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Department store employee crushed in a baling machine.

New York State Department of Health/Health Research Incorporated
Morgantown, WV: U.S. Department of Health and Human Services, Public Health Service, Centers for Disease Control and Prevention, National Institute for Occupational Safety and Health, FACE 04NY013, 2004 Sep; :1-6
On March 10th, 2004 a 32-year-old male department store employee sustained fatal injuries as a result of being crushed by the hydraulic ram of a cardboard baling machine. On the morning of the incident, the victim was operating the baler in the processing area of the store. At approximately 8:45 a.m., the victim added some cardboard pieces into the baling chamber to start another bale. He did not pull down and shut the safety gate before he pushed the "down" button to start baling. As the ram, a hydraulically-driven flat plate that exerted pressure on the material to be baled, started its down stroke, the victim suddenly climbed on the lower chamber door and extended his entire body into the baling chamber. He was crushed by the ram. Two associates working in the area stopped the baler and called 911. The EMS crew arrived at the site within minutes. The victim was transported to a local hospital where he died later the same day. The post-incident baler examination found that the safety interlock had been bypassed, allowing the machine to operate with the safety gate open. New York State Fatality Assessment and Control Evaluation (NY FACE) investigators concluded that to help prevent similar incidents from occurring in the future, employers should: 1. Inspect all baling and compacting machines periodically to ensure that all safety features are functioning properly; 2. Develop, implement and enforce a baling/compacting machine safety program; 3. Provide training and ensure that employees, including management personnel, know and understand the importance of baler safety features and how they work, and that authorized operators follow the standard safety operating procedures and; 4. Follow the manufacturer's recommended schedule for baling machine maintenance. Additionally, the baling machine manufacturer should: 5. Ensure that baler operating manuals have clear guidelines relating to safety interlocks.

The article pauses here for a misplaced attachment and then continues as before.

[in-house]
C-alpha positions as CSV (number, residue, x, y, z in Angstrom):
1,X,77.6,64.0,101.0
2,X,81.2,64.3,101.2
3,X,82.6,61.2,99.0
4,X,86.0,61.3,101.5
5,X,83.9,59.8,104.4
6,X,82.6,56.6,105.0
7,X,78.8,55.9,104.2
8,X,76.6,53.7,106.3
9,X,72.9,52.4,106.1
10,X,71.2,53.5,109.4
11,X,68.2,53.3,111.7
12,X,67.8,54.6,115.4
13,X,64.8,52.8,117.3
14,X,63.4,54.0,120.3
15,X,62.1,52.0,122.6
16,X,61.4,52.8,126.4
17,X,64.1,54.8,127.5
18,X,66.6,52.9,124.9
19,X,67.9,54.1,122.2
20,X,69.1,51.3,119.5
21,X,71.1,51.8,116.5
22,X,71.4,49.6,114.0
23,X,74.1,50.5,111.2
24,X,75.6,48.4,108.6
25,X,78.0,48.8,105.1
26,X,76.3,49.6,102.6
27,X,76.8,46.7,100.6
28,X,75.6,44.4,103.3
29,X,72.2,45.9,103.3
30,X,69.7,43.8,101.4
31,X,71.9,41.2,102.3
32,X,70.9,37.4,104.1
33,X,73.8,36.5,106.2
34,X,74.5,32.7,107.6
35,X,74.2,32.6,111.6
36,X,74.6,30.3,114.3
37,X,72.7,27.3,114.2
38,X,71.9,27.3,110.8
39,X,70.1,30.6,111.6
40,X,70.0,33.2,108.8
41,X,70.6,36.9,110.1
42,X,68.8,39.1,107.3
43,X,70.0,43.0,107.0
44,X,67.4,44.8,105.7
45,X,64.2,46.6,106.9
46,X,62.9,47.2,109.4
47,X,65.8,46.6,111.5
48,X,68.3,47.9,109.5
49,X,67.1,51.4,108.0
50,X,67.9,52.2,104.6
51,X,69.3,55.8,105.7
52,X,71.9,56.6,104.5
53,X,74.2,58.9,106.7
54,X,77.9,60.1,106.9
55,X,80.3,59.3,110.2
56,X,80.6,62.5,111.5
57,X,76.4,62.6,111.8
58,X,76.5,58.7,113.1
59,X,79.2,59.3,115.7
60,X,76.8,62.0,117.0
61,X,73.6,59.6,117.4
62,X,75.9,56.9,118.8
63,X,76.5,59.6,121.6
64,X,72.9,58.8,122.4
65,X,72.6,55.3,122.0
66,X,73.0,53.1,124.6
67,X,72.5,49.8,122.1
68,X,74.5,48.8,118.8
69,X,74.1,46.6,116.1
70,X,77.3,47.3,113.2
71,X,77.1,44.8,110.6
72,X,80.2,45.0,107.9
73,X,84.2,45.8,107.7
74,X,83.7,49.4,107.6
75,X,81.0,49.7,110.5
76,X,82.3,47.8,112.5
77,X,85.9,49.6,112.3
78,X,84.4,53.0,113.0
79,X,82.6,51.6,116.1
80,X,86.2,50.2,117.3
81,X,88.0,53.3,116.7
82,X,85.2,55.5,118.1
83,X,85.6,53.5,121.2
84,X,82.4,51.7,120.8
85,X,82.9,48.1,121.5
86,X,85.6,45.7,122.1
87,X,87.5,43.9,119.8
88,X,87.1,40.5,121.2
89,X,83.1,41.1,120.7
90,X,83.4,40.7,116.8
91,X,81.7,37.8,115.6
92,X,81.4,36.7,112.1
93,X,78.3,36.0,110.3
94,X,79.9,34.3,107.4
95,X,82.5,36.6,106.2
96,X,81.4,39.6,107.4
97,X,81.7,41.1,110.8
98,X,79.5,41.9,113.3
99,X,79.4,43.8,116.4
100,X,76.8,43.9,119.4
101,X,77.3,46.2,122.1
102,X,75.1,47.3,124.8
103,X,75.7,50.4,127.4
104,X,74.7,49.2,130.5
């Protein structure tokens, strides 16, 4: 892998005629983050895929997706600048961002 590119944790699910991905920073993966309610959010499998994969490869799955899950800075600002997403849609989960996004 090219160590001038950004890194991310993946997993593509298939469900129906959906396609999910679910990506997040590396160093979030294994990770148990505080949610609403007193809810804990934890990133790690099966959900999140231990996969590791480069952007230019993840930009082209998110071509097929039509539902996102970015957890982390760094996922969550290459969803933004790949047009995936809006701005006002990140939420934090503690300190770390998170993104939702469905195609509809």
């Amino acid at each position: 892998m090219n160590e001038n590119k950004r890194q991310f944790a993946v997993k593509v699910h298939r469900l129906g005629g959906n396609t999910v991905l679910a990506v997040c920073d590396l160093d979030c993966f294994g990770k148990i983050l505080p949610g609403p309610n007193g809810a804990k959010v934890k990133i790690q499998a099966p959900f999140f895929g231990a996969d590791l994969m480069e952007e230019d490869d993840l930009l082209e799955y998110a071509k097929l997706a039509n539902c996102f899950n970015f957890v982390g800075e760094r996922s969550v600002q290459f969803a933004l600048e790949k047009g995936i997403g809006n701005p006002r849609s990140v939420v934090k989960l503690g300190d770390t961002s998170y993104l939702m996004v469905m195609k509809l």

Region-2; Accident-analysis; Accident-prevention; Accidents; Injuries; Injury-prevention; Traumatic-injuries; Work-operations; Work-analysis; Work-areas; Work-performance; Work-practices; Safety-education; Safety-equipment; Safety-measures; Safety-monitoring; Training; Machine-guarding; Machine-operation; Machine-operators; Department-stores
Publication Date
Document Type
Field Studies; Fatality Assessment and Control Evaluation
Funding Type
Cooperative Agreement
Fiscal Year
NTIS Accession No.
NTIS Price
Identifying No.
FACE-04NY013; Cooperative-Agreement-Number-U60-CCU-220784
SIC Code
Source Name
National Institute for Occupational Safety and Health
Performing Organization
New York State Department of Health/Health Research Incorporated
Page last reviewed: September 2, 2020
Content source: National Institute for Occupational Safety and Health Education and Information Division